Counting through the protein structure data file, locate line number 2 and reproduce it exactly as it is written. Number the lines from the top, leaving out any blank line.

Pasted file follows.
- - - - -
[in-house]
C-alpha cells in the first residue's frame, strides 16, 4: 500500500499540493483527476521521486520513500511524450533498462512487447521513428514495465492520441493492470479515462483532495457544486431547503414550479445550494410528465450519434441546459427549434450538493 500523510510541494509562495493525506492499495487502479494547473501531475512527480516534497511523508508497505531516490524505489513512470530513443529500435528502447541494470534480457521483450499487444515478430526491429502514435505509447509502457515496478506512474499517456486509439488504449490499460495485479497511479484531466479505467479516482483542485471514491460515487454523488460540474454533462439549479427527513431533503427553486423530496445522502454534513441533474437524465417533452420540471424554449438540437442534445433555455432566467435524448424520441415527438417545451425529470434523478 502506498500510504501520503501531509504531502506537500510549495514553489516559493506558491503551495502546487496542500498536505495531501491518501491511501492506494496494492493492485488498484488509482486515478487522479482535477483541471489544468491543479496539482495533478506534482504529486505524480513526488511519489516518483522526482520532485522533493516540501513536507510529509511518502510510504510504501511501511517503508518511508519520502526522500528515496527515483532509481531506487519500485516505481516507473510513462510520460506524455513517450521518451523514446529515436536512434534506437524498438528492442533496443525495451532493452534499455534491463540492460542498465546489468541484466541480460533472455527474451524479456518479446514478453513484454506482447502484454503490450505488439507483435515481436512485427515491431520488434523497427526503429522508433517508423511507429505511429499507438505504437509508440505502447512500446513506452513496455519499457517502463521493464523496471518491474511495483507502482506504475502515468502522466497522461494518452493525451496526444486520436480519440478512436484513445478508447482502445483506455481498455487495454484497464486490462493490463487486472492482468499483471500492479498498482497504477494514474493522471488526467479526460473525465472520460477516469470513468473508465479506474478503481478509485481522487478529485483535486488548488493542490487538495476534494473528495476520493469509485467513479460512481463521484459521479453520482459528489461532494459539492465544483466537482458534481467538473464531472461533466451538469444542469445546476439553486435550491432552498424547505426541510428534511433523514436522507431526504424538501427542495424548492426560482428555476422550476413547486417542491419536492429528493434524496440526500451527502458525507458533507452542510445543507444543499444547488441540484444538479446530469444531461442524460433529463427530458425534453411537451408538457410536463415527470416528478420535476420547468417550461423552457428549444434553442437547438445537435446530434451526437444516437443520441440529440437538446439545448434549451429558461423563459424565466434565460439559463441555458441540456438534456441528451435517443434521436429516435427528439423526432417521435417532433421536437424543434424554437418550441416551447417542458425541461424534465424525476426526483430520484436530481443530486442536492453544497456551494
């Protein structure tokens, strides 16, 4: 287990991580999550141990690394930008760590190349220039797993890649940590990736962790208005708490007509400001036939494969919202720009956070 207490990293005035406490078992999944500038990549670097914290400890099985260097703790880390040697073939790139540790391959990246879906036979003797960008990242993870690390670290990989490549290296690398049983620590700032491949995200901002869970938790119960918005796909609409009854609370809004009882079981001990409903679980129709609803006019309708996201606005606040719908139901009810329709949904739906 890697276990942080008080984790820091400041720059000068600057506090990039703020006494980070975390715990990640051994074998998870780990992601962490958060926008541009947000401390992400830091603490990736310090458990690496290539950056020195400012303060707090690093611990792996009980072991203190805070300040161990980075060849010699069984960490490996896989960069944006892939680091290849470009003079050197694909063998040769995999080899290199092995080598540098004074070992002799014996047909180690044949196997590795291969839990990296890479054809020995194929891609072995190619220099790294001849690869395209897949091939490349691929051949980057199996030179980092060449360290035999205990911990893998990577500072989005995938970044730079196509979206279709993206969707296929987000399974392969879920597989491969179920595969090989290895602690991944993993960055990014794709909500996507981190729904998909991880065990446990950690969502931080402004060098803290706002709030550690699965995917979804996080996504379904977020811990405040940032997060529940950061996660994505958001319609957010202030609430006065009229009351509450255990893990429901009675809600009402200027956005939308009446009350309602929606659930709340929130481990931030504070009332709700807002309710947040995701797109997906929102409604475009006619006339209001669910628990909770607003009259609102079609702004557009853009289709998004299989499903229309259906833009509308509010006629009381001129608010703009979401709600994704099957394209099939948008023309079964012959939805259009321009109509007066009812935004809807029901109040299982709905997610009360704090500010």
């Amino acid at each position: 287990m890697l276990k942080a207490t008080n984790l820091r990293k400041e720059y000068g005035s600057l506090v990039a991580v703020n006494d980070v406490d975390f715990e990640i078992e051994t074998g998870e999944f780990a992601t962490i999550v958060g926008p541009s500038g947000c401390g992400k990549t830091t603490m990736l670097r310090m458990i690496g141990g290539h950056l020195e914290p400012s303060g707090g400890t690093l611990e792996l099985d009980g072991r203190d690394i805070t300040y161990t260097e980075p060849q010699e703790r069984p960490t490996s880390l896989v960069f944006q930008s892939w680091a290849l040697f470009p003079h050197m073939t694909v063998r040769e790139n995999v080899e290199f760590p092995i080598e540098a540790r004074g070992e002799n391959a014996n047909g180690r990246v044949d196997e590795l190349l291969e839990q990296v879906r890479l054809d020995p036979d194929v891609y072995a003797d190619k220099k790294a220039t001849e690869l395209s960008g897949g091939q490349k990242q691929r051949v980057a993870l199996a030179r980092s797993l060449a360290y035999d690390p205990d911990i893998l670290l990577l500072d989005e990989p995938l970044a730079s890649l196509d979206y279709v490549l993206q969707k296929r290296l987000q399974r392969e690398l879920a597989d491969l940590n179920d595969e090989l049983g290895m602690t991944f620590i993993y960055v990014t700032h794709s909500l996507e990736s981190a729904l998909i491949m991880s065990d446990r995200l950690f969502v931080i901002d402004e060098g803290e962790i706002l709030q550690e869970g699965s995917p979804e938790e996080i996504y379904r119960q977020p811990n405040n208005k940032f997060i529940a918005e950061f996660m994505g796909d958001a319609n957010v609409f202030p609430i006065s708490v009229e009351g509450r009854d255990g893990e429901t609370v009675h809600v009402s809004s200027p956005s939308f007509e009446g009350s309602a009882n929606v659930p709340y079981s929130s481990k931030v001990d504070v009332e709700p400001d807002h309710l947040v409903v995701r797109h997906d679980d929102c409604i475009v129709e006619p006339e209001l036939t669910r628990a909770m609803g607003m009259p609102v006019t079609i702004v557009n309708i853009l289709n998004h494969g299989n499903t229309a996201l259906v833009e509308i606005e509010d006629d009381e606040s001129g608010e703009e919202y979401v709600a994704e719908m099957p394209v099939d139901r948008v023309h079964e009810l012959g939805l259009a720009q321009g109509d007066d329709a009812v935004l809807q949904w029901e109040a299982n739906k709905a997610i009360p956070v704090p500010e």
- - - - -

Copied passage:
C-alpha cells in the first residue's frame, strides 16, 4: 500500500499540493483527476521521486520513500511524450533498462512487447521513428514495465492520441493492470479515462483532495457544486431547503414550479445550494410528465450519434441546459427549434450538493 500523510510541494509562495493525506492499495487502479494547473501531475512527480516534497511523508508497505531516490524505489513512470530513443529500435528502447541494470534480457521483450499487444515478430526491429502514435505509447509502457515496478506512474499517456486509439488504449490499460495485479497511479484531466479505467479516482483542485471514491460515487454523488460540474454533462439549479427527513431533503427553486423530496445522502454534513441533474437524465417533452420540471424554449438540437442534445433555455432566467435524448424520441415527438417545451425529470434523478 502506498500510504501520503501531509504531502506537500510549495514553489516559493506558491503551495502546487496542500498536505495531501491518501491511501492506494496494492493492485488498484488509482486515478487522479482535477483541471489544468491543479496539482495533478506534482504529486505524480513526488511519489516518483522526482520532485522533493516540501513536507510529509511518502510510504510504501511501511517503508518511508519520502526522500528515496527515483532509481531506487519500485516505481516507473510513462510520460506524455513517450521518451523514446529515436536512434534506437524498438528492442533496443525495451532493452534499455534491463540492460542498465546489468541484466541480460533472455527474451524479456518479446514478453513484454506482447502484454503490450505488439507483435515481436512485427515491431520488434523497427526503429522508433517508423511507429505511429499507438505504437509508440505502447512500446513506452513496455519499457517502463521493464523496471518491474511495483507502482506504475502515468502522466497522461494518452493525451496526444486520436480519440478512436484513445478508447482502445483506455481498455487495454484497464486490462493490463487486472492482468499483471500492479498498482497504477494514474493522471488526467479526460473525465472520460477516469470513468473508465479506474478503481478509485481522487478529485483535486488548488493542490487538495476534494473528495476520493469509485467513479460512481463521484459521479453520482459528489461532494459539492465544483466537482458534481467538473464531472461533466451538469444542469445546476439553486435550491432552498424547505426541510428534511433523514436522507431526504424538501427542495424548492426560482428555476422550476413547486417542491419536492429528493434524496440526500451527502458525507458533507452542510445543507444543499444547488441540484444538479446530469444531461442524460433529463427530458425534453411537451408538457410536463415527470416528478420535476420547468417550461423552457428549444434553442437547438445537435446530434451526437444516437443520441440529440437538446439545448434549451429558461423563459424565466434565460439559463441555458441540456438534456441528451435517443434521436429516435427528439423526432417521435417532433421536437424543434424554437418550441416551447417542458425541461424534465424525476426526483430520484436530481443530486442536492453544497456551494